Local news bulletins don’t often become the news generally. A little after 5:00 pm on Saturday 26 November 1977, the transmission of the local UK station Southern Television news bulletin made worldwide headlines when it was overridden by an external broadcast from an individual claiming to be Vrillon of the Ashtar Galactic Command.
Vrillon Message Overrides Newscast
As newscaster Andrew Gardner recited the days’ events in Rhodesia (now Zimbabwe), the scheduled bulletin began to break-up and an eerie broadcast took over in its stead. The Independent Broadcasting Authority (IBA) engineers based in Croydon, Surrey had no idea that their regularly scheduled news bulletin had been hacked by an outside source. This rogue signal was also oblivious to the main transmitter located in Southampton. The only people that were aware of something bizarre taking place were the viewers themselves. Some panicked, while others were unmoved. The video feed remained intact, but the audio was suppressed by a spokesman identifying himself as Vrillon. His six-minute message went as follows:
[blockquote align=”none” author=” Beginning of Vrillon broadcast”]This is the voice of Vrillon, a representative of the Ashtar Galactic Command, speaking to you. For many years you have seen us as lights in the skies. We speak to you now in peace and wisdom as we have done to your brothers and sisters all over this, your planet Earth. We come to warn you of the destiny of your race and your world so that you may communicate to your fellow beings the course you must take to avoid the disaster which threatens your world, and the beings on our worlds around you…[/blockquote]
Hacking the Signal
The IBA moved quickly to dispel fears and concerns among their viewership, declaring that the broadcast was a hoax. A technically gifted one, but a hoax nonetheless. Whoever, or whatever, was responsible for the broadcast interruption would almost certainly have excellent and in-depth knowledge of broadcasting capabilities and frequencies in order to pull off the interruption. The Huntingdon transmitter, where the Southern TV signal was normally broadcast from, was actually a unique example that could explain why Southern TV became the victim here. The Huntingdon signal actually originated at the Rowbridge transmitter on the Isle of Wight. Overriding this FM signal was quite an easy thing for the right person to accomplish.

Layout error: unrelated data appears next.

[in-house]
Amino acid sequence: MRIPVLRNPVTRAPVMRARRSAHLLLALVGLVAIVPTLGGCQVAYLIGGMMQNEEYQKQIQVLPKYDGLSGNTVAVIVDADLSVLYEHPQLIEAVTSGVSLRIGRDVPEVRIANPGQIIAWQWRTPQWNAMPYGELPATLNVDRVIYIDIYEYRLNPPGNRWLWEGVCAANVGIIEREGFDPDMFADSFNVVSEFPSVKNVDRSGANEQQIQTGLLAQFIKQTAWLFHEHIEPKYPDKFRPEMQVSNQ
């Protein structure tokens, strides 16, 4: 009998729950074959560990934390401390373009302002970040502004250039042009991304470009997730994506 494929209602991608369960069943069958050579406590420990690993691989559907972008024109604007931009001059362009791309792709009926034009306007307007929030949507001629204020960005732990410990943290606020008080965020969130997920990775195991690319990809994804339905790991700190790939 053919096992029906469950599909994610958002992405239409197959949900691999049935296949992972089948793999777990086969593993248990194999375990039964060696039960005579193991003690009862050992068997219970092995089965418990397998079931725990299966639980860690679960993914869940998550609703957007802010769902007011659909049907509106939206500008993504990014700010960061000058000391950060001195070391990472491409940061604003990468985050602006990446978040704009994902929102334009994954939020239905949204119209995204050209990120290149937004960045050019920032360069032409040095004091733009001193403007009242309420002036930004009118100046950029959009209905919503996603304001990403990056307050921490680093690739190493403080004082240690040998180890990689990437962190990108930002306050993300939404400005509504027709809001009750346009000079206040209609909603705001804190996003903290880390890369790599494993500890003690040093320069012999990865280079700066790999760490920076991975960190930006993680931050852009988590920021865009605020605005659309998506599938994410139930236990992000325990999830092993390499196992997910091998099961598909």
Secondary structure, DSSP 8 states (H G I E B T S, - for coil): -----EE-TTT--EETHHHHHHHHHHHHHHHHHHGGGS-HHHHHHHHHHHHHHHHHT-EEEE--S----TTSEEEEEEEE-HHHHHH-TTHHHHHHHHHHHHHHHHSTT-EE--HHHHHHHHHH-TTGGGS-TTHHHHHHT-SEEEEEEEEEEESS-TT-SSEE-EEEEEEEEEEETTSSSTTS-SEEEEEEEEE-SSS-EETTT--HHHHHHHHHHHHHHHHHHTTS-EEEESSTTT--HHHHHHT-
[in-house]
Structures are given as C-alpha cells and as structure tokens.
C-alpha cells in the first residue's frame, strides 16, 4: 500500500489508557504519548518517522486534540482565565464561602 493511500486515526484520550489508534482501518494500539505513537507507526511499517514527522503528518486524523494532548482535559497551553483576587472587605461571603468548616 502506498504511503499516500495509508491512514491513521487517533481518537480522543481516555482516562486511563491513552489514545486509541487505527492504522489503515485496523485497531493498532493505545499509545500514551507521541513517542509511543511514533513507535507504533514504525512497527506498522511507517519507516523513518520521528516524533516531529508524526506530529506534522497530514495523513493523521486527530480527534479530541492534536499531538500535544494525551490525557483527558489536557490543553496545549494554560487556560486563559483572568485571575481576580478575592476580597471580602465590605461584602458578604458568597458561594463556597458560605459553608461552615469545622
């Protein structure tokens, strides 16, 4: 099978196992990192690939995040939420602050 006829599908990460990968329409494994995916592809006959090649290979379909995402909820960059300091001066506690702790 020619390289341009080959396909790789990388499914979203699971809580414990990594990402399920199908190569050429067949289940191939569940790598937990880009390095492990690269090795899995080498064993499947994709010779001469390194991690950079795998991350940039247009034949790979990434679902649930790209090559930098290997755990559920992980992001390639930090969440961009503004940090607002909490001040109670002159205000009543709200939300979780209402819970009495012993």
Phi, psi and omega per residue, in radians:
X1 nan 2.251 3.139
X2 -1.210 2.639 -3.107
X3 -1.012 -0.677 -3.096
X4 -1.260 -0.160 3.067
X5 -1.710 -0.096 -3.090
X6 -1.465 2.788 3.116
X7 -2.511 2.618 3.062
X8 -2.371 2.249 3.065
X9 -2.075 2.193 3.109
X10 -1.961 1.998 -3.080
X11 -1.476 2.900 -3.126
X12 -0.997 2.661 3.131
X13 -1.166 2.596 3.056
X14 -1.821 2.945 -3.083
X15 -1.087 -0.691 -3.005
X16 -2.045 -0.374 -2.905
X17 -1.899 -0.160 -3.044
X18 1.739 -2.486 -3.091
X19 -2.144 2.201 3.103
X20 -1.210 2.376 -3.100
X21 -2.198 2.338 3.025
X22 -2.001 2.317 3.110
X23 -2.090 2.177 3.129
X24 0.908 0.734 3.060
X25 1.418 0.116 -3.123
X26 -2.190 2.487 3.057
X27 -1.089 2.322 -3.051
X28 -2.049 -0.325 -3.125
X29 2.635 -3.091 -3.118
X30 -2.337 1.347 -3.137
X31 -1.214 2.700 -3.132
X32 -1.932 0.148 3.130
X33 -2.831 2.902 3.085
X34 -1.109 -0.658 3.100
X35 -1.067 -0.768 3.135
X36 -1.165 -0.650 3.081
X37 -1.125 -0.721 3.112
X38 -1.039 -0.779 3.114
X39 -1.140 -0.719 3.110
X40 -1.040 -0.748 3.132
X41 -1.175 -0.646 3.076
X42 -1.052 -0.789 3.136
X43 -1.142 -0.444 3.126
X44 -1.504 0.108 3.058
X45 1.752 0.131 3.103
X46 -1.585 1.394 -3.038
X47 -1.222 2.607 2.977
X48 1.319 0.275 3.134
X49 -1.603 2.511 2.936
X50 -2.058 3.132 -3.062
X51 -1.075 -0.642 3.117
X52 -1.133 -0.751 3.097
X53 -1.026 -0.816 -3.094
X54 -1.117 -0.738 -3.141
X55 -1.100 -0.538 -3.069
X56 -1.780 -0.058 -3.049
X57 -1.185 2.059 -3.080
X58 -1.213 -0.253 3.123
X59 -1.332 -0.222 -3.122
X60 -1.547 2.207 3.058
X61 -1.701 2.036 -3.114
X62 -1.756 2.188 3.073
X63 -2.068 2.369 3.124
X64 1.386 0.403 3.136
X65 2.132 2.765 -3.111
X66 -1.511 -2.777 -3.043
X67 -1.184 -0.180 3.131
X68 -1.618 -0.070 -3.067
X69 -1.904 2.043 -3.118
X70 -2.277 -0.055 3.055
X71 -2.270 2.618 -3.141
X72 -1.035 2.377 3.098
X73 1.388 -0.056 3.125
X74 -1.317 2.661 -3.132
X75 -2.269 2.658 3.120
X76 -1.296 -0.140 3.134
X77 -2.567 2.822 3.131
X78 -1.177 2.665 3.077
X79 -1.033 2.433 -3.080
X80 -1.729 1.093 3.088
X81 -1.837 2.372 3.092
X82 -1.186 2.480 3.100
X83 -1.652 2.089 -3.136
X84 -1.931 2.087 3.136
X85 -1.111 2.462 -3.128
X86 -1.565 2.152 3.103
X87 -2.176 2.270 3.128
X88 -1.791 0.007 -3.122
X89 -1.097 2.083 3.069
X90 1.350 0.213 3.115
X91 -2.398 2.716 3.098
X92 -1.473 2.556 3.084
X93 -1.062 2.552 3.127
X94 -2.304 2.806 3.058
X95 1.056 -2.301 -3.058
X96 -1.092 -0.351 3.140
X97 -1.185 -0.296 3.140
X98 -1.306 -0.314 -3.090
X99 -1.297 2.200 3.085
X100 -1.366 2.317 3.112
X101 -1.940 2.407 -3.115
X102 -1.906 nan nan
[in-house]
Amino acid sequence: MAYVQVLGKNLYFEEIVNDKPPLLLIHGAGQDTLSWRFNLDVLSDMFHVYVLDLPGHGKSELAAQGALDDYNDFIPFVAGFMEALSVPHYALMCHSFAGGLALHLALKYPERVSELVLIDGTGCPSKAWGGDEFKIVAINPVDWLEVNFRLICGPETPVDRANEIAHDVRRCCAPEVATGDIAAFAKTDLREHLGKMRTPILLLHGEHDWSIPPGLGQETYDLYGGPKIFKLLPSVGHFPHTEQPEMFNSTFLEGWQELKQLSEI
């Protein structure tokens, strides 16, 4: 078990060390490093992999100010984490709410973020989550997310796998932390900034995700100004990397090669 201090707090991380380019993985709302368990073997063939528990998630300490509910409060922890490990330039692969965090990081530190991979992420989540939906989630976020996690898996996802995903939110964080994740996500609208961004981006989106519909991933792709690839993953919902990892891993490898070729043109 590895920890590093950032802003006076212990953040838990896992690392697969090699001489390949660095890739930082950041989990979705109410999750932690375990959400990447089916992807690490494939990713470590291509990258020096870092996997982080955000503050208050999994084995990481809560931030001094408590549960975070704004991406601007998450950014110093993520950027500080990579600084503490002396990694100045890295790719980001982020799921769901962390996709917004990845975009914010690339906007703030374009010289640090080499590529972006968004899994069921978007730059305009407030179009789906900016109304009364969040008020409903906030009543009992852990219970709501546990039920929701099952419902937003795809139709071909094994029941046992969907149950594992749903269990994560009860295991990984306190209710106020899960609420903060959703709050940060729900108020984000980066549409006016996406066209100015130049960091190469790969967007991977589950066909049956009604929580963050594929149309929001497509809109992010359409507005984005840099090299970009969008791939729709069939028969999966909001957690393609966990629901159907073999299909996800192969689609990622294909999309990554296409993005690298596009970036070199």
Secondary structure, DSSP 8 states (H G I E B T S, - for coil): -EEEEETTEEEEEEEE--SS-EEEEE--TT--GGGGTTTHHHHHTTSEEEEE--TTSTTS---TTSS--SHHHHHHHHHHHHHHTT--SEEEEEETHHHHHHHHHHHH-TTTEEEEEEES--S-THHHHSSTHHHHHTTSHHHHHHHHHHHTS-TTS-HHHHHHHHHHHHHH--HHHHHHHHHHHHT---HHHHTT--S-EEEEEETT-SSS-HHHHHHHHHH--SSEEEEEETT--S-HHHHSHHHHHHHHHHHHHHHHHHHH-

With the proper equipment, all the hacker needed to do was broadcast the rogue signal on the same frequency as the authentic signal, but almost on top of the Huntingdon transmitter itself. Vrillon had to be in the immediate vicinity of the remote Huntingdon transmitter at 5.10 pm on the very day he took over the airwaves.
Pulling this off required a lot more than mere capability. Time, and quite a bit of it, was also necessary. If this was, as the IBA contest, a hoax then it was a magnificent effort on the part of the hoaxer. It’s almost unfortunate that nobody knows precisely who that was.
Other Infamous Disruptions
The same thing could be said about another infamous broadcast interruption. This one occurred on 22 November 1987 in Chicago, Illinois. On this occasion, a pair of broadcasts were taken over by someone resembling then-current TV star Max Headroom. The first intrusion occurred during a news report of a baseball game on WGN Channel 9. Both the audio and video were taken over but no discernible dialogue could be heard from ‘Max’. The only audio that could be heard was a buzzing that drowned out the news reports. WGN engineers managed to block this intruding signal by altering the frequency of their own.
Three years after the first intrusion, another took place. This time the target was WTTW and audio was present. Ironically, it was an episode of Doctor Who that suffered the interference. Once again, a Max Headroom lookalike invaded the airways and uttered a stream of incoherent babble and juvenile sound effects. He also sang the Coca-Cola advertising jingle to a can of Pepsi on air and finally got an accomplice to brandish a flyswatter while parading in a French Maid’s uniform. ‘Max’ readied himself by mooning to the camera before the accomplice instigated a spanking. WTTW technicians were unable to combat the high microwave signals that were employed with standard counter-measures available at the time. WTTW was able to gather recordings of the event from Doctor Who fans that recorded the scheduled broadcast of their favorite show.
Who Are The Hackers?
Both Vrillon and Max Headroom have yet to be identified conclusively. Neither had intruded on any broadcasting since. Whoever masqueraded as Max Headroom in 1987 was likely a high-school fraternity who did what they did for the notoriety it would bring. What of Vrillon? Perhaps the IBA were correct in their assessment. But the very nature of the message given has made some people believe that Vrillon could very well be the real thing.
And he may be simply biding his time.